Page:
Zuzanna Czebatul operates mainly in the field of sculpture, creating pieces that blur the lines between commercial product, architectural relic, and artistic production. Her work investigates complex relationships between the viewer and the viewed. She produces her own materials and creates works that deal with different themes representing strength or weakness, depicted in their opposed forms and with a certain sense of humor and kitschy eroticism. Her installations appear in turns collapsed, destroyed, deflated, or fragmented, and question concepts such as monument, public edifice and symbolic architecture. Reality and artificiality appear in her work in a constant dialogue in which she exposes the fluidity or flexibility of politics, the art market, or the human body. Thus, her work often addresses power structures, ideologies and politics and asks the question: how do we want to live?
For her exhibition The Singing Dunes at CAC Synagogue de Delme, the artist uses the phenomenon of the singing dunes (1) and the eternal movement of sandy deserts as a metaphor for nomadism, the transformation of knowledge and civilizations, migrations, the alternation of constructed forms, and the evolution of beliefs. A monumental in situ work made of concrete and created in dialogue with the synagogue’s architecture, spreads on the ground floor. Inspired by the opus sectile technique (2), which was popular in public buildings and private homes of the ancient and medieval Roman world, this tiled floor depicts the synagogue’s original architectural elements (the Torah ark, the windows and the columns at the entrance) caught in a maelstrom that ends up spiralling into a hole. Between quicksand and psychedelic vision, this creation constitutes a monumental, luxurious floor, worthy of the building’s decorative features, which have long disappeared (3). At the same time the work recalls the movement and inherent fluctuations that accompany the passing of time, altering and transforming forms, knowledge and culture.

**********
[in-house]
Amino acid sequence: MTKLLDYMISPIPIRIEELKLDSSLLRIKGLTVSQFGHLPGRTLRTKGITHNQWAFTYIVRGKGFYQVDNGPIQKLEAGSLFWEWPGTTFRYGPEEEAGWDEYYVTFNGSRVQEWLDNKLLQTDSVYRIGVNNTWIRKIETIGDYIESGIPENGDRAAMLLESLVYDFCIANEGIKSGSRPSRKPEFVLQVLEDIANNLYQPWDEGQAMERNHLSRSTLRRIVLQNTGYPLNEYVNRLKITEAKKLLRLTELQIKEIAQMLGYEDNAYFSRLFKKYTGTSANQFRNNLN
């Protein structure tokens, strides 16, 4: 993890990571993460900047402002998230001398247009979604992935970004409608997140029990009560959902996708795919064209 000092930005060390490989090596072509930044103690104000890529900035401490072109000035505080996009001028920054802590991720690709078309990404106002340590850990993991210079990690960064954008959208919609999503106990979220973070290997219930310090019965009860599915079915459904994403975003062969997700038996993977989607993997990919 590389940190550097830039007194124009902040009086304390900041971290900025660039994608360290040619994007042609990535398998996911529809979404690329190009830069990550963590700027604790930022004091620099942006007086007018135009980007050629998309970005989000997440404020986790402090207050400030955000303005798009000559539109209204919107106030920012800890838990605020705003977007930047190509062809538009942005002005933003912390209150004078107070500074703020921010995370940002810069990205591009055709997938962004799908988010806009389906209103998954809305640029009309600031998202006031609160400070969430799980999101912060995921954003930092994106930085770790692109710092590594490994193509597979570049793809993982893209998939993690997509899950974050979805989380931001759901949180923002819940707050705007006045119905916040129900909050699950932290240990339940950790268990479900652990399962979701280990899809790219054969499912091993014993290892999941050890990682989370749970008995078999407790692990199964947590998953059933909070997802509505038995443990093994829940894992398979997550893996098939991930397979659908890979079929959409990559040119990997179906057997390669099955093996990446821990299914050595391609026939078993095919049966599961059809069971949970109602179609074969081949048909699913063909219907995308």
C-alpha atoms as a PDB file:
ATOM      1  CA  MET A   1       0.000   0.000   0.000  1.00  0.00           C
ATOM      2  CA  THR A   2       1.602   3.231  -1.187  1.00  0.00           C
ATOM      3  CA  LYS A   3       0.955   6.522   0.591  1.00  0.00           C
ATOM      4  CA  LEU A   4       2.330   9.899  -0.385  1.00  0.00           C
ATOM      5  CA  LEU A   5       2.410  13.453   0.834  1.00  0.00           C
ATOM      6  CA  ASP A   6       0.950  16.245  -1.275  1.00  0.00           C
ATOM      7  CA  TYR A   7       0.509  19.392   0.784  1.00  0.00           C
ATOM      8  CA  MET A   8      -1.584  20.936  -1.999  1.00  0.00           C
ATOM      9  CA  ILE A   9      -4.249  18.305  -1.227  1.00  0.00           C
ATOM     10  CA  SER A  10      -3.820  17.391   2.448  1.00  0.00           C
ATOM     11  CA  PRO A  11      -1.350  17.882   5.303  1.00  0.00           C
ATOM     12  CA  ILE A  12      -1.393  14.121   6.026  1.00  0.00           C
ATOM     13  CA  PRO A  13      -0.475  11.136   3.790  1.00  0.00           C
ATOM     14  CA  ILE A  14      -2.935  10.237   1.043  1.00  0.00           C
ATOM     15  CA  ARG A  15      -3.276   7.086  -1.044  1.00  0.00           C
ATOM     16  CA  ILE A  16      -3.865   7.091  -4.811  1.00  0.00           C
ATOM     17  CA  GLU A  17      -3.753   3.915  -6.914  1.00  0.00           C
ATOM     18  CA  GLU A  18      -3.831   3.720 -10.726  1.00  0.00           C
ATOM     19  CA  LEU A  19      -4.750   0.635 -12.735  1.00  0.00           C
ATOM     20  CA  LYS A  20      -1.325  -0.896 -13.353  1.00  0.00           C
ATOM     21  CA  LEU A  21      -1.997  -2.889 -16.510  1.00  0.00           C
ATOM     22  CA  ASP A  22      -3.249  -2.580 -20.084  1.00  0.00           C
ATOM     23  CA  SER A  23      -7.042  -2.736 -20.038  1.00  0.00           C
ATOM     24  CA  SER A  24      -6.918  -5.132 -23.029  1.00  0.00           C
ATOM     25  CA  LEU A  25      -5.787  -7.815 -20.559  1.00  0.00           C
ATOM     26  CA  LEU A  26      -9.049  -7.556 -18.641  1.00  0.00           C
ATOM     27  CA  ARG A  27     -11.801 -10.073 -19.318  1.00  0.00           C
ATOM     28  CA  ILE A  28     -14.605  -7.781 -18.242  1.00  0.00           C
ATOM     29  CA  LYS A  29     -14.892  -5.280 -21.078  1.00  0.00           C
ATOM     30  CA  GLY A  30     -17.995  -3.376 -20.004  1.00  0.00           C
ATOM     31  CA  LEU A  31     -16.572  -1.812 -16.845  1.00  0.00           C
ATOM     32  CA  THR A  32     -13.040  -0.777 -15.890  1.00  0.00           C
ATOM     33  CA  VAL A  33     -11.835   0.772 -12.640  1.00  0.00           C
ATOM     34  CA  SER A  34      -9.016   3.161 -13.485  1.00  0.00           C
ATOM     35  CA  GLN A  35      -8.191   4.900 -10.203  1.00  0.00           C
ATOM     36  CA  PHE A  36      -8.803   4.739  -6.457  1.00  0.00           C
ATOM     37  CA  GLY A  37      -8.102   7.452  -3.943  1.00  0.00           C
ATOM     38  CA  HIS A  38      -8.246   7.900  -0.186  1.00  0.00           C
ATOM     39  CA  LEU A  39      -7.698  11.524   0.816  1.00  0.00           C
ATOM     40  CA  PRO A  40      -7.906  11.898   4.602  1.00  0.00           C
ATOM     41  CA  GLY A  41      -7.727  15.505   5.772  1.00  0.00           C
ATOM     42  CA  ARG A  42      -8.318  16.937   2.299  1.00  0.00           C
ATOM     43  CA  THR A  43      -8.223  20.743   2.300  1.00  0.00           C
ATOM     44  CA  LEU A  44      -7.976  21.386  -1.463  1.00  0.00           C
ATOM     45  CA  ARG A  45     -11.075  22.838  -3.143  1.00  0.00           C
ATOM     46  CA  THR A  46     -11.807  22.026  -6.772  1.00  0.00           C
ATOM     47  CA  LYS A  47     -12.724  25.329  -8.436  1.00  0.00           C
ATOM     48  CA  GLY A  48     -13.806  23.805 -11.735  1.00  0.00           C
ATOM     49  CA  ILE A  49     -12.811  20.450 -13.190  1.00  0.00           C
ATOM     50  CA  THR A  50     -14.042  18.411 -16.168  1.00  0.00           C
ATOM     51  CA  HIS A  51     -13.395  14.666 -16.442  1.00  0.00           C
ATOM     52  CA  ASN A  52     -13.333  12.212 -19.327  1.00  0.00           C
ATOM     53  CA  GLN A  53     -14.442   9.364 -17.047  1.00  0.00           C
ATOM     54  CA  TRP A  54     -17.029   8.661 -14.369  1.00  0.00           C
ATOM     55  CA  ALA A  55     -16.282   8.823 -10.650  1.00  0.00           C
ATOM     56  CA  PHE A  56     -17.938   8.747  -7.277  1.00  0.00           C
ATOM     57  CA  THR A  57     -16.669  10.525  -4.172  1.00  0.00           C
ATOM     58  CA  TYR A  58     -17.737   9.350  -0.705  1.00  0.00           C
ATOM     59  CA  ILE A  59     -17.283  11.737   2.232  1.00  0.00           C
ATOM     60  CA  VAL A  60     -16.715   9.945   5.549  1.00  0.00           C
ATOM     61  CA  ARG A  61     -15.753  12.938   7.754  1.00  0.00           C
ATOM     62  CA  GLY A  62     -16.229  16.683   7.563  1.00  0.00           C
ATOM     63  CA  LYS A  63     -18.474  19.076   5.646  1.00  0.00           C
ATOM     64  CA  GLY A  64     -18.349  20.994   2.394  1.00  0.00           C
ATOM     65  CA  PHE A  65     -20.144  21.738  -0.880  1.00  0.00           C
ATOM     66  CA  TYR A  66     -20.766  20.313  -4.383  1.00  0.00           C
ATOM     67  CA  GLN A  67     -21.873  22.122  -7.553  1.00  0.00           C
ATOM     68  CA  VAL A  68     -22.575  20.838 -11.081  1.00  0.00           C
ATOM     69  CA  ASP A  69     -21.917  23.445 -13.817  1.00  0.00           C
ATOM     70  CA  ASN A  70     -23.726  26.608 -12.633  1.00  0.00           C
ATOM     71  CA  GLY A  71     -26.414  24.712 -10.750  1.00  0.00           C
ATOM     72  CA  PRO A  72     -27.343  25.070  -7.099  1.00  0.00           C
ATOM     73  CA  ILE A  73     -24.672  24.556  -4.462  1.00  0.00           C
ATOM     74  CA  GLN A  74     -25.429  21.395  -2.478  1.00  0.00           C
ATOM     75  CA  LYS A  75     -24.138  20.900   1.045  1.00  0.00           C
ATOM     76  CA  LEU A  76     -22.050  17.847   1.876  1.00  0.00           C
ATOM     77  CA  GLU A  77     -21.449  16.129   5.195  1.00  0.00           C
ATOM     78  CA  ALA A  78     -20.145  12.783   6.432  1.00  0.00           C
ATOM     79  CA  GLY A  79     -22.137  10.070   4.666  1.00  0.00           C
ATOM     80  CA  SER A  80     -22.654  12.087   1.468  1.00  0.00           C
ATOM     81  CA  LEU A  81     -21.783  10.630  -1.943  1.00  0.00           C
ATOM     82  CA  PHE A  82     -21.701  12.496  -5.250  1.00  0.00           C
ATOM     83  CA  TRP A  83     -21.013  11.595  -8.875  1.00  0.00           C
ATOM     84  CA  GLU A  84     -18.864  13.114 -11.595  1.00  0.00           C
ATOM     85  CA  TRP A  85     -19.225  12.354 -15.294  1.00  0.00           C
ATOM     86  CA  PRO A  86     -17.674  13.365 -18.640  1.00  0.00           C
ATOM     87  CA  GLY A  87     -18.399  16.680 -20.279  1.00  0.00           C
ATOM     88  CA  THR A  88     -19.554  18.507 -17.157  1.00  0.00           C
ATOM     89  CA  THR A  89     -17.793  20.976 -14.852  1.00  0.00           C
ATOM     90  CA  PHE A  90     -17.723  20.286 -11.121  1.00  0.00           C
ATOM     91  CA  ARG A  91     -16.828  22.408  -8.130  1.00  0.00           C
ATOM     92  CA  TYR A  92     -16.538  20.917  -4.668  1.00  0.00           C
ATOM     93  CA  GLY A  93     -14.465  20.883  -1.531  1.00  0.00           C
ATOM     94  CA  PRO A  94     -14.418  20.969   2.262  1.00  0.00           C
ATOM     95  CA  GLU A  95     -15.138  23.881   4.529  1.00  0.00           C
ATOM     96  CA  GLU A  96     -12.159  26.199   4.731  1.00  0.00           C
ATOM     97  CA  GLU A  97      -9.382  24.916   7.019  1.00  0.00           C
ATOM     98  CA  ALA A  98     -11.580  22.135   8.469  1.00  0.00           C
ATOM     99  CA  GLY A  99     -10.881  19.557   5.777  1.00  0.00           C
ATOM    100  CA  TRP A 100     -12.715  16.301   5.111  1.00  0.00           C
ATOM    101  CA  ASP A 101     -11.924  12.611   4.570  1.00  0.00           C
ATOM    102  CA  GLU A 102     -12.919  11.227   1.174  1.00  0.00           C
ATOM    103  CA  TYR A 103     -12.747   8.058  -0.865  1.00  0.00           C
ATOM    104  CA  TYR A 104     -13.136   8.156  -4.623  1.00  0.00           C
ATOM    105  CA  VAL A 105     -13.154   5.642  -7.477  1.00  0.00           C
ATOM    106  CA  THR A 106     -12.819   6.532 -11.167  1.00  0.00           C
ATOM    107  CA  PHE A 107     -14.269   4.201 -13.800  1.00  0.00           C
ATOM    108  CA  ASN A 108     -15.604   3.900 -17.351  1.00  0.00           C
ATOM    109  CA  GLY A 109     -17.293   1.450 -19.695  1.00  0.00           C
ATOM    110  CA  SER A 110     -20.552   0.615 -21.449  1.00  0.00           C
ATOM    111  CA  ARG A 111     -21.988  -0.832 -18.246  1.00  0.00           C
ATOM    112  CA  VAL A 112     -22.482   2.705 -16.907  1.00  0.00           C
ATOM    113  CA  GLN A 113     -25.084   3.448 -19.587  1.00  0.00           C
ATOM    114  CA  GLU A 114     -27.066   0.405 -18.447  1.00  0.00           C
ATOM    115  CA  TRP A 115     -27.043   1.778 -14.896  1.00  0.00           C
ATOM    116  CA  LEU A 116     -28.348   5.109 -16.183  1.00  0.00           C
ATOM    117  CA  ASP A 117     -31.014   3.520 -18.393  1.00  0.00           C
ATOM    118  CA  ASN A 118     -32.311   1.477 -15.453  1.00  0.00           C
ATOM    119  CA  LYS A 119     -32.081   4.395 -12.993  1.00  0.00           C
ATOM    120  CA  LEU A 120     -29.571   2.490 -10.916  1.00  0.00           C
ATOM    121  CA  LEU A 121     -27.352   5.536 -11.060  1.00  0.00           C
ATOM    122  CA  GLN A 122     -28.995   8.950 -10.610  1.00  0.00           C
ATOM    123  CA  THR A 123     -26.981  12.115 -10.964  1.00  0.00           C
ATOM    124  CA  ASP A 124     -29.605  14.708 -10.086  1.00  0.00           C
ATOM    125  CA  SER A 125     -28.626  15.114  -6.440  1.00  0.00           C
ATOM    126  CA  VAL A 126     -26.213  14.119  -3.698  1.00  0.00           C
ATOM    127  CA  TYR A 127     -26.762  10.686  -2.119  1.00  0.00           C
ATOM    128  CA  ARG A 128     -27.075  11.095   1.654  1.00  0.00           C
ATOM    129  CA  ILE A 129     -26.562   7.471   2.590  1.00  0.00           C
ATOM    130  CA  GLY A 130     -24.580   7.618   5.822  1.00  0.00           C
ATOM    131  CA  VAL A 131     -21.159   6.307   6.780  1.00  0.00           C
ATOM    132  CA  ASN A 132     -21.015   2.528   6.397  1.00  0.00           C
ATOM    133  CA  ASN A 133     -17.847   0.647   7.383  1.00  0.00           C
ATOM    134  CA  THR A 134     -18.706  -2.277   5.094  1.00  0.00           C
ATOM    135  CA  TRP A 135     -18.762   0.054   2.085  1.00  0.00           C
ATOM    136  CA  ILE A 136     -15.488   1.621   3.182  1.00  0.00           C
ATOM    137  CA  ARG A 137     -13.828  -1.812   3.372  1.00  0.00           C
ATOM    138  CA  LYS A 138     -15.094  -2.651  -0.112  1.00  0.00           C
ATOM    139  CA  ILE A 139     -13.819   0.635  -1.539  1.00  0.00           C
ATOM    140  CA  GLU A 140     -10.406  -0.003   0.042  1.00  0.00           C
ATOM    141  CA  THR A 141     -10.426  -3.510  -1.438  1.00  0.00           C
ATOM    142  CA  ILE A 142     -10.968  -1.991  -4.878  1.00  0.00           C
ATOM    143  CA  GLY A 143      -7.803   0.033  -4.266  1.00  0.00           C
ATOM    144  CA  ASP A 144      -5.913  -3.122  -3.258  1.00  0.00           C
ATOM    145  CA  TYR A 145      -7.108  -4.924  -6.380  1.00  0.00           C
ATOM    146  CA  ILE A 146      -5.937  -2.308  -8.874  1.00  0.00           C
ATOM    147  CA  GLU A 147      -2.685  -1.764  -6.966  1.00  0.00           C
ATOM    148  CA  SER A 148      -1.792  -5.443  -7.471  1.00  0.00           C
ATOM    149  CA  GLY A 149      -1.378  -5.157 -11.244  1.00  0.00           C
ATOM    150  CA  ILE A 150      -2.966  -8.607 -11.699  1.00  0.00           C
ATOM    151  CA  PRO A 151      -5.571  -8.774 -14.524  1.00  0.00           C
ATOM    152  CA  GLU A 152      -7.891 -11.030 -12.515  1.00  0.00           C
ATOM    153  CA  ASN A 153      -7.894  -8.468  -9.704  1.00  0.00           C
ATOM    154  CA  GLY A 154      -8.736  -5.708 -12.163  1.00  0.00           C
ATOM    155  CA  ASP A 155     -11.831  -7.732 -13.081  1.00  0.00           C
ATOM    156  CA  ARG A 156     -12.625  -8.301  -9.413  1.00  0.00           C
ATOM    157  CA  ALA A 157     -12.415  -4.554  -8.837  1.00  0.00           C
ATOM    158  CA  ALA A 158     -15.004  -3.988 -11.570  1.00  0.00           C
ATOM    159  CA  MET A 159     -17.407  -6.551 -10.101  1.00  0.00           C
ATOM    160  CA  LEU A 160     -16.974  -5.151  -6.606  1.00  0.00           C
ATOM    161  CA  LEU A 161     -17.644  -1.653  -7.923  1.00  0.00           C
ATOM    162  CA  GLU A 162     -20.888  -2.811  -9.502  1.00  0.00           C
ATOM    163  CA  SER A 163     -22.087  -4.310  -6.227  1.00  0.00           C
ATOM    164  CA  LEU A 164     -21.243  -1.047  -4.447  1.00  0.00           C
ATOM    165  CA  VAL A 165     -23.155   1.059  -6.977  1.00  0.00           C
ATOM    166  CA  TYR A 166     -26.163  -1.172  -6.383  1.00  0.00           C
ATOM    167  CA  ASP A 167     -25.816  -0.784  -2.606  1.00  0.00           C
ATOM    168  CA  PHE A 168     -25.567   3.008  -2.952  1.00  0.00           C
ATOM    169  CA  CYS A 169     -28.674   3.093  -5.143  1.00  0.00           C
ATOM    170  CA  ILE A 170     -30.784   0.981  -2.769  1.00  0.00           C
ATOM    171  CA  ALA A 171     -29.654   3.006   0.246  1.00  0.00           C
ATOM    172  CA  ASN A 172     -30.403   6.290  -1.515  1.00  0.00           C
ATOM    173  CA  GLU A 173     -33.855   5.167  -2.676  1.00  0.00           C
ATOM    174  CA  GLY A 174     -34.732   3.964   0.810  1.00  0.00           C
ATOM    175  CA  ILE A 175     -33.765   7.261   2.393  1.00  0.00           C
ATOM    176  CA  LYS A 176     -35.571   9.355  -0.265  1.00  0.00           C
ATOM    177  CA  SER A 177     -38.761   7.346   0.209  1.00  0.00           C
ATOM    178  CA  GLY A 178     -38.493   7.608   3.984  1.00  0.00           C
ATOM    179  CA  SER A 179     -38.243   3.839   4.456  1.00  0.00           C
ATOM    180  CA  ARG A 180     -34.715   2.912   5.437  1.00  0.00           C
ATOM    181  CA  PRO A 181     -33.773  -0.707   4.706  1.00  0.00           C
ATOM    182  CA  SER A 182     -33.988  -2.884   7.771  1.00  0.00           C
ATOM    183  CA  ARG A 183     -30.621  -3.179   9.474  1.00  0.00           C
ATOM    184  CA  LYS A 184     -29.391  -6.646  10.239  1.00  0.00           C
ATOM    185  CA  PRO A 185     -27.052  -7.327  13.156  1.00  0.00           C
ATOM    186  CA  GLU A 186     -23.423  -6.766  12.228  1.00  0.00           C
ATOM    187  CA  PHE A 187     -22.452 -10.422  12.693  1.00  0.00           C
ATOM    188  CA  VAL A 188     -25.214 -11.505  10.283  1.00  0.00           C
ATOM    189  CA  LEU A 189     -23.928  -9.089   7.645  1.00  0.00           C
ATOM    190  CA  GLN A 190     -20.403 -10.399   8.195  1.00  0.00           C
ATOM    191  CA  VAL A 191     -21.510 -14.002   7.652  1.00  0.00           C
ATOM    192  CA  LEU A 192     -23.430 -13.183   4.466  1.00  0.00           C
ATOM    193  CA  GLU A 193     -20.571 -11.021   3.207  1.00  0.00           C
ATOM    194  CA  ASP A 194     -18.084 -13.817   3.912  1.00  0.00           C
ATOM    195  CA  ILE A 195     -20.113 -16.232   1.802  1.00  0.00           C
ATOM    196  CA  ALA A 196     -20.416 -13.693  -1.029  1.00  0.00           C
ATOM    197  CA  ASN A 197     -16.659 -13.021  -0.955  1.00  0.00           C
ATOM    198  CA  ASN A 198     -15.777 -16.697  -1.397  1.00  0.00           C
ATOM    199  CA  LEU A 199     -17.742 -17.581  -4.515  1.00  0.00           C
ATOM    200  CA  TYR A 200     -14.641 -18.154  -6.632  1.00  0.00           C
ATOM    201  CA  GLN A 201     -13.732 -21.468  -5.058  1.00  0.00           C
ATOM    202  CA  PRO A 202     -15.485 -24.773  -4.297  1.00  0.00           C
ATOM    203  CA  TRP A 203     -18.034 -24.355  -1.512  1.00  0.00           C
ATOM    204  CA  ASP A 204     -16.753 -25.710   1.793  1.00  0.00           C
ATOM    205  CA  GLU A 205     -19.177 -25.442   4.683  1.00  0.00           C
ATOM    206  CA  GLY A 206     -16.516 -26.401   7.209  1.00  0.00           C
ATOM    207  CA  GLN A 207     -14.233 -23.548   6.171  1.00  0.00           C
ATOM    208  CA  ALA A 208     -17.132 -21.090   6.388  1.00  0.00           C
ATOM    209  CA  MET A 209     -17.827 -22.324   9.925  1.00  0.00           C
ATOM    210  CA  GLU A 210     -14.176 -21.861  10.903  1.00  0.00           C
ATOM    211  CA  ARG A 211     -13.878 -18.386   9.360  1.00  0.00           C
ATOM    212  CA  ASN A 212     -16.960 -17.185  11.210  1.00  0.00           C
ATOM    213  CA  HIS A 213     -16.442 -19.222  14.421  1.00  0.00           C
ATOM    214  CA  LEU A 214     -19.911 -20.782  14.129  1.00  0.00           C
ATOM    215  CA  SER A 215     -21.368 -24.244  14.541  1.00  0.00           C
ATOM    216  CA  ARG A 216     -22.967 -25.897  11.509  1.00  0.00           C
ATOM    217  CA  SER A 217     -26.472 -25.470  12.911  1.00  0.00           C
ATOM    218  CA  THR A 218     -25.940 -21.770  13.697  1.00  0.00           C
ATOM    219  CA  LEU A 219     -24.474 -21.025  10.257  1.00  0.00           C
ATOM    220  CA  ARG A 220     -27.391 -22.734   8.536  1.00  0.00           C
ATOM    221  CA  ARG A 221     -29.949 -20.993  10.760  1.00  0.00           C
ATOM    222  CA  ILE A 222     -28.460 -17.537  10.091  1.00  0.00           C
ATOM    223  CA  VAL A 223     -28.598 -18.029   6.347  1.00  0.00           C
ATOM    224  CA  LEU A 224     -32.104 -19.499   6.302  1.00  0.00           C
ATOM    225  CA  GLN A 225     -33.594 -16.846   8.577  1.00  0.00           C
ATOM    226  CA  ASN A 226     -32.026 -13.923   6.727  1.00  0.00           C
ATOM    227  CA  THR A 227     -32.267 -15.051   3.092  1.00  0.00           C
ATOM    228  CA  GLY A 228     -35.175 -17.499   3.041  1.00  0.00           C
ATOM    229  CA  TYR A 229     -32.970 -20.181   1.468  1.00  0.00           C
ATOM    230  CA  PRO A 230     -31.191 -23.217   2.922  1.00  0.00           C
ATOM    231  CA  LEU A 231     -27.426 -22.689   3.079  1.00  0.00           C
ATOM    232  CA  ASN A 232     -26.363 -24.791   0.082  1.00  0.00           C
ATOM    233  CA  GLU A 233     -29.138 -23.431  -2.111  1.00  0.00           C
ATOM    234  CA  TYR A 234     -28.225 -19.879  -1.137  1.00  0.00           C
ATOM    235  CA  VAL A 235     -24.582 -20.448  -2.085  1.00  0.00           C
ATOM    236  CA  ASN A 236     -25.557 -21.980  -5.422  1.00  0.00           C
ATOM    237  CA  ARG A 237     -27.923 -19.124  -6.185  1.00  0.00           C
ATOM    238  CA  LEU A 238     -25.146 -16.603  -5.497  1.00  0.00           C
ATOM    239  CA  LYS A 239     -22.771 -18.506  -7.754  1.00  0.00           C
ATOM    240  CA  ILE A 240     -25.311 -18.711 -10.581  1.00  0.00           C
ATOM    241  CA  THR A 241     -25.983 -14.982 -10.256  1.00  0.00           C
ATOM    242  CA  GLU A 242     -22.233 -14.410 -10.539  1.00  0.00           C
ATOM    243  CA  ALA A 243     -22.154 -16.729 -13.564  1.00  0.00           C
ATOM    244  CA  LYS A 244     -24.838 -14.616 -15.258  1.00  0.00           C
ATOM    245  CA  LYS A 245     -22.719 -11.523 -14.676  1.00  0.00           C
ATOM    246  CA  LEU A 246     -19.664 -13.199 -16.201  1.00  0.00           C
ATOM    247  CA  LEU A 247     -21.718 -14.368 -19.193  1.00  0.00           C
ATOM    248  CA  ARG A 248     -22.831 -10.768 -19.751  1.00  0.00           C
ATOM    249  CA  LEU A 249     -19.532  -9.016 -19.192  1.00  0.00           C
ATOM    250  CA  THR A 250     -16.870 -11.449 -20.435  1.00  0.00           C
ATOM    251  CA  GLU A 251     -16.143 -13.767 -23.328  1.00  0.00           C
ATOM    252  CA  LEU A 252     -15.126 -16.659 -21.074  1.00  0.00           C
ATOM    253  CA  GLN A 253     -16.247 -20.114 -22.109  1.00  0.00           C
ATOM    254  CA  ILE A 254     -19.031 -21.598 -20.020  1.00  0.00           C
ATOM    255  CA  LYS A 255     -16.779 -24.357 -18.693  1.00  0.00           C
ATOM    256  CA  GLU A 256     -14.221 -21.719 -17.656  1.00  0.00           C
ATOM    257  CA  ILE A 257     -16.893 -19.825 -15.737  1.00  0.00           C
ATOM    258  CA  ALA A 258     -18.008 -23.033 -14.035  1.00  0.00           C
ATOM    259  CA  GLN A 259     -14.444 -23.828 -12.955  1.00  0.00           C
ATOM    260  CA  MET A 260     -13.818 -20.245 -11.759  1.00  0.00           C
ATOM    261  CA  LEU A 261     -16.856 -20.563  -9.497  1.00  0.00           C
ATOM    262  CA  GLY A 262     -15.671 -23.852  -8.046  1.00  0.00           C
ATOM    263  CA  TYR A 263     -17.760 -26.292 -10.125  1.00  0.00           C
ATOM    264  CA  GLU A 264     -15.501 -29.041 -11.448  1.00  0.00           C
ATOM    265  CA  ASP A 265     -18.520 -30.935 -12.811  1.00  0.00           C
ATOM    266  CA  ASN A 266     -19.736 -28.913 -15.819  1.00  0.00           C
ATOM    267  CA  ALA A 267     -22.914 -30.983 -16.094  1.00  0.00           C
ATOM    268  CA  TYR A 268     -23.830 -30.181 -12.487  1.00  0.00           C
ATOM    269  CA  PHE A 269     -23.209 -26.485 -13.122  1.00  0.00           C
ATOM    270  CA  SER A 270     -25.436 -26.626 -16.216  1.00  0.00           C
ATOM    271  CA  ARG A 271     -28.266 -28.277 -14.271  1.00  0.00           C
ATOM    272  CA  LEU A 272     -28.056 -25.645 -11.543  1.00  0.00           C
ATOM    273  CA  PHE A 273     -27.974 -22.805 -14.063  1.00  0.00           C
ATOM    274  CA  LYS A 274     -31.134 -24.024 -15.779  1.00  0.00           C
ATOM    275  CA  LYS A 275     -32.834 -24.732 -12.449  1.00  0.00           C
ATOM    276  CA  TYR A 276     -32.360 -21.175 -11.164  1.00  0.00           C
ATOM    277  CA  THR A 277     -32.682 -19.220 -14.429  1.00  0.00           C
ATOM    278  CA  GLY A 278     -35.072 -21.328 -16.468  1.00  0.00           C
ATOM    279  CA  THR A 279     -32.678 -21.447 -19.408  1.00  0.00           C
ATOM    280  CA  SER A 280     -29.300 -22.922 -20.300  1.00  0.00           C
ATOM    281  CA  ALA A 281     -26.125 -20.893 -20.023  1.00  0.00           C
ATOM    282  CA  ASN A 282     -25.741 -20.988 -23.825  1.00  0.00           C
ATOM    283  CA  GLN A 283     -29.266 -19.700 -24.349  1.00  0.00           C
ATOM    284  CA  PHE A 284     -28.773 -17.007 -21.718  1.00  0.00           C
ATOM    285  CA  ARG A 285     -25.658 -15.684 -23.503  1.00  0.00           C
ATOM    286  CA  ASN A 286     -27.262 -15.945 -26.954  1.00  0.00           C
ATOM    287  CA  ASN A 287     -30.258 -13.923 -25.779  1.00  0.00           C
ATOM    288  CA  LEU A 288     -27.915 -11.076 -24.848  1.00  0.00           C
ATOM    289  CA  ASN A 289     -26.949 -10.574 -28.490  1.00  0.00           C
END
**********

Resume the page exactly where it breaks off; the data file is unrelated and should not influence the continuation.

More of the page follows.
The metaphor takes its course upstairs, where a collection of sculptures represents vestiges of a pseudo Egyptian antiquity, excavated from the desert. Replete with historical inconsistencies and with fantasized visions of ancient Egypt (4), these fragments, once reconstructed, are meant to replicate a female sphinx from the blockbuster movie The Ten Commandments by Cecil B. DeMille (1923), one of the most expensive productions in the history of Hollywood. This epic staged an entire, constructed city as a film set that, because it was difficult to store in studios, was deliberately buried in the California desert, until its remains were rediscovered by archaeologists in the 1960s. Thus presented, these (fake) sculptures reproduce the specificity of an archaeological excavation, as if they have just been dug out of the sand, while mimicking the situation of a museum display, where these vestiges ended up eventually. Staging an archaeology that is just as artificial as the rediscovered film set, Zuzanna Czebatul places several historical strata on the same level: Egyptian antiquity, the Jewish exodus, Hollywood cinema, contemporary archaeology, and current human migrations. Their proximity, embodied by the physical and metaphorical presence of sand in the exhibition, evokes a seemingly endless postmodernity, as well as the way history and ideologies fluctuate alongside power shifts. Zuzanna Czebatul confronts us with our contemporary era’s “desert of the real” (5), where the origins of power are not as natural and neutral as they appear: they usually spring from multiple fictions produced arbitrarily. From time immemorial, culture has been concealing the ideology of the day. It is up to each of us to identify it.
(1) The sound produced by the friction of sand grains during the movements of dunes in the desert.
(2) An ancient artistic technique where marble, mother of pearl or glass were cut and inlaid into walls and floors to make a picture or pattern.
(3) The synagogue was blown up with dynamite by the Germans in 1944, leaving only the outer walls.
(4) In Egyptian Antiquity, female sphinxes did not exist. There were only sphinxes that had strictly male physical traits.
(5) Expression by Jean Baudrillard, extracted from Simulacra and Simulation, Semiotext(e), New York, 1983 .
The exhibition is supported by the Institut Polonais, the Goethe Institut Nancy and Dyckerhoff.